The change:  In this portfolio, we started with a modest 20% allocation to fixed deposits since the interest rate has been low ever since these portfolios were launched in the second half of January 2020. However, with newer deposit options with higher rates added now, we have increased the allocation to deposits to 25% (from 20% earlier) and reduced Aditya Birla Sun Life Floating Rate’s exposure to 25% from 30% earlier. Please note that our view on the fund is favourable. The reduction in allocation is simply to take advantage of other low-risk, reasonable-return options.

What existing investors should do: You do not need to make any change in your existing investments. If you plan to add more to this portfolio, simply add more of deposits. If any of your existing deposits are coming up for renewal, go for the new list we have on Prime Deposits. Please follow the notes mentioned earlier on how to allocate across Prime Deposits and time frame to choose.

Change to Retiree portfolios – 20% & higher tax brackets

In this portfolio we have made a change in the deposit option and allocation. The goal of this portfolio is to give a measure of predictable returns with more tax-efficient options that can capture different rate cycles. This is the new portfolio:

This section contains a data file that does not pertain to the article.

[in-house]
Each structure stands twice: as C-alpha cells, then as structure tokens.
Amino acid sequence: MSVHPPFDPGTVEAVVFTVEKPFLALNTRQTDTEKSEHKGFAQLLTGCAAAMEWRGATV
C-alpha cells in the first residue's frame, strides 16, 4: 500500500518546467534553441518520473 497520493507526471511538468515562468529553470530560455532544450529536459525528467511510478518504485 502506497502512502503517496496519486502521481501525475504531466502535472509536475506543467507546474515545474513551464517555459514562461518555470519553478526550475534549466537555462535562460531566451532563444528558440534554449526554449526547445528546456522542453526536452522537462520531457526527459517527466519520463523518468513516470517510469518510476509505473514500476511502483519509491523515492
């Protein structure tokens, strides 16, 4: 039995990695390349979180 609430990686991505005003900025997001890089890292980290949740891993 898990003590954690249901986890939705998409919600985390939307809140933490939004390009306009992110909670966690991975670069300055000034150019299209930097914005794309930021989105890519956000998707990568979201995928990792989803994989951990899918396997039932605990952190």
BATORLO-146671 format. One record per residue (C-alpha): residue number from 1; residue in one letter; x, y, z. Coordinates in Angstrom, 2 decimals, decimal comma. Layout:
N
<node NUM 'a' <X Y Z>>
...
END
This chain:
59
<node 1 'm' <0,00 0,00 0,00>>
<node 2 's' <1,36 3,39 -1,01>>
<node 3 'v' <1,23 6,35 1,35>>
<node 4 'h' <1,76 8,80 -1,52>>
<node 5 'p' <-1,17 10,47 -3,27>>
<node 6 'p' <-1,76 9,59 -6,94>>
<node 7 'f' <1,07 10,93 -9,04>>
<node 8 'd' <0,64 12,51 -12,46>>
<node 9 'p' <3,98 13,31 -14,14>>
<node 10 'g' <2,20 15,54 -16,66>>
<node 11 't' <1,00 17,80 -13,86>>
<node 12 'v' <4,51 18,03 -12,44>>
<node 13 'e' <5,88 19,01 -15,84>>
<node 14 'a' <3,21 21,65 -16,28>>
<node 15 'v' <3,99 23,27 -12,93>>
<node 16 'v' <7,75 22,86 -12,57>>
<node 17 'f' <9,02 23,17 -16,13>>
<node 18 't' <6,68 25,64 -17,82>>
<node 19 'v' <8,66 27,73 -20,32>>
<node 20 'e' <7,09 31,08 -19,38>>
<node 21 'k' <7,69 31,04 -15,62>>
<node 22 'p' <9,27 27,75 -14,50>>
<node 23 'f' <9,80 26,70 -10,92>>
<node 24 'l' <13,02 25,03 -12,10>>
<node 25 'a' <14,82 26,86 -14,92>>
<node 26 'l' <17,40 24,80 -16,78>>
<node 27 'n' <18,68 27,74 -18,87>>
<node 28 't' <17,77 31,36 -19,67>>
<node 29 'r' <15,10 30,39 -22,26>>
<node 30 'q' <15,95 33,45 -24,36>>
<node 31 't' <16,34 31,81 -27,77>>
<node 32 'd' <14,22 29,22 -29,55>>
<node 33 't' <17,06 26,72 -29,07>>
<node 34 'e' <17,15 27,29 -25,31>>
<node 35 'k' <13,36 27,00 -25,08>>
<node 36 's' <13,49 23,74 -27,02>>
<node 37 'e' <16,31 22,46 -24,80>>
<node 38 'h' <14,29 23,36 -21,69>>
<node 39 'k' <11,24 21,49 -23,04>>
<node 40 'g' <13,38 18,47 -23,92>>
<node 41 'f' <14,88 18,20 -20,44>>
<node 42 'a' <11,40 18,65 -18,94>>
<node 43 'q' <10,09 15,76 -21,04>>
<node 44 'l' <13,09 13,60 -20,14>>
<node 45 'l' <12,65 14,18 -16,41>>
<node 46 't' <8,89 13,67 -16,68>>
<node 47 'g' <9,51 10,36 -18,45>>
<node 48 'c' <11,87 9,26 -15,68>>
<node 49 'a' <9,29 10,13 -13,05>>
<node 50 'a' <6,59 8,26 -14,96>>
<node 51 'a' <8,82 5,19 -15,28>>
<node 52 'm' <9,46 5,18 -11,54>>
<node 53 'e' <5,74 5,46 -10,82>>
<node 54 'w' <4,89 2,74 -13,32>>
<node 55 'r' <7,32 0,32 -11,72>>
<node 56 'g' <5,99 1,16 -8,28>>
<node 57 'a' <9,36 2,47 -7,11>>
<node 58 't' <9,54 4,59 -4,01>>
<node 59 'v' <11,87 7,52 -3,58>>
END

The change: Until this review, this portfolio had a 20% allocation to 1–2-year bank deposits and a 10% allocation to deposits of 1-year deposits of Sundaram Finance or HDFC (of the corpus after making the maximum permissible investment in Senior Citizens Savings Scheme and the Pradhan Mantri Vaya Vandana Yojana). This was because, one, deposit rates across the board were low, and with the potential risks in credit due to the pandemic, banks seemed the safest option. For slightly better returns, we added deposit options from safe NBFCs.

But with the changes in our deposit strategy and recommendations, we have removed both bank deposits and Sundaram Finance/ HDFC deposits in this review. Instead, we put in a 30% allocation to deposits from the 1–2-year time bucket from Prime Deposits. Choose one or more deposits from there. Go for the Regular Income section if you intend to set up an income stream from these deposits. Else, go for Cumulative.

Follow the guidelines explained above to mix the high, moderate, and low-risk deposits. You can also substitute your own bank’s FD in place of State Bank of India recommended in Prime Deposits (Cumulative) if you wish to.

What existing investors should do: It is important that you note the removal of the NBFC deposits from this portfolio was solely due to the new deposit insurance rules that make other options more attractive. We have not removed the NBFCs due to any potential adverse event and they remain low-risk options. Therefore, continue to hold deposits already made in these NBFCs. Do not try to exit them early on any concern over safety.